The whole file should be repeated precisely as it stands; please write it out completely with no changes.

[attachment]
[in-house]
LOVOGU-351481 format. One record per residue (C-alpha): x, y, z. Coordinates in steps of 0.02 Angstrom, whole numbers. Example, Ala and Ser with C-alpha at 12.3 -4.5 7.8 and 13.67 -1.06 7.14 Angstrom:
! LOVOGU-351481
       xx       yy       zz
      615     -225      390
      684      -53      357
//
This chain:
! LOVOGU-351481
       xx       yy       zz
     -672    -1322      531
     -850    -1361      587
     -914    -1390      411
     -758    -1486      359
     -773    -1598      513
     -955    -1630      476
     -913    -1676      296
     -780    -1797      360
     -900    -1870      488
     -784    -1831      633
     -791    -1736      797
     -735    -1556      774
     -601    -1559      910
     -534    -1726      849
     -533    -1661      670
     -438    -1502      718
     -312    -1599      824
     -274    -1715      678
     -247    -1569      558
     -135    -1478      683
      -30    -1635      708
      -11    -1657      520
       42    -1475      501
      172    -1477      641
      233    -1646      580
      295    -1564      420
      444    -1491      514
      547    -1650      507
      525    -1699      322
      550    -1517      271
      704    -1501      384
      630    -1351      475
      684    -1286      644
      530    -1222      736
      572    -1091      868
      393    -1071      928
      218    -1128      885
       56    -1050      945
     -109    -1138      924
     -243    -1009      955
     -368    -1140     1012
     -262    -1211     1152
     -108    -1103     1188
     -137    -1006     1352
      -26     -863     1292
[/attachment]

[in-house]
LOVOGU-351481 format. One record per residue (C-alpha): x, y, z. Coordinates in steps of 0.02 Angstrom, whole numbers. Example, Ala and Ser with C-alpha at 12.3 -4.5 7.8 and 13.67 -1.06 7.14 Angstrom:
! LOVOGU-351481
       xx       yy       zz
      615     -225      390
      684      -53      357
//
This chain:
! LOVOGU-351481
       xx       yy       zz
     -672    -1322      531
     -850    -1361      587
     -914    -1390      411
     -758    -1486      359
     -773    -1598      513
     -955    -1630      476
     -913    -1676      296
     -780    -1797      360
     -900    -1870      488
     -784    -1831      633
     -791    -1736      797
     -735    -1556      774
     -601    -1559      910
     -534    -1726      849
     -533    -1661      670
     -438    -1502      718
     -312    -1599      824
     -274    -1715      678
     -247    -1569      558
     -135    -1478      683
      -30    -1635      708
      -11    -1657      520
       42    -1475      501
      172    -1477      641
      233    -1646      580
      295    -1564      420
      444    -1491      514
      547    -1650      507
      525    -1699      322
      550    -1517      271
      704    -1501      384
      630    -1351      475
      684    -1286      644
      530    -1222      736
      572    -1091      868
      393    -1071      928
      218    -1128      885
       56    -1050      945
     -109    -1138      924
     -243    -1009      955
     -368    -1140     1012
     -262    -1211     1152
     -108    -1103     1188
     -137    -1006     1352
      -26     -863     1292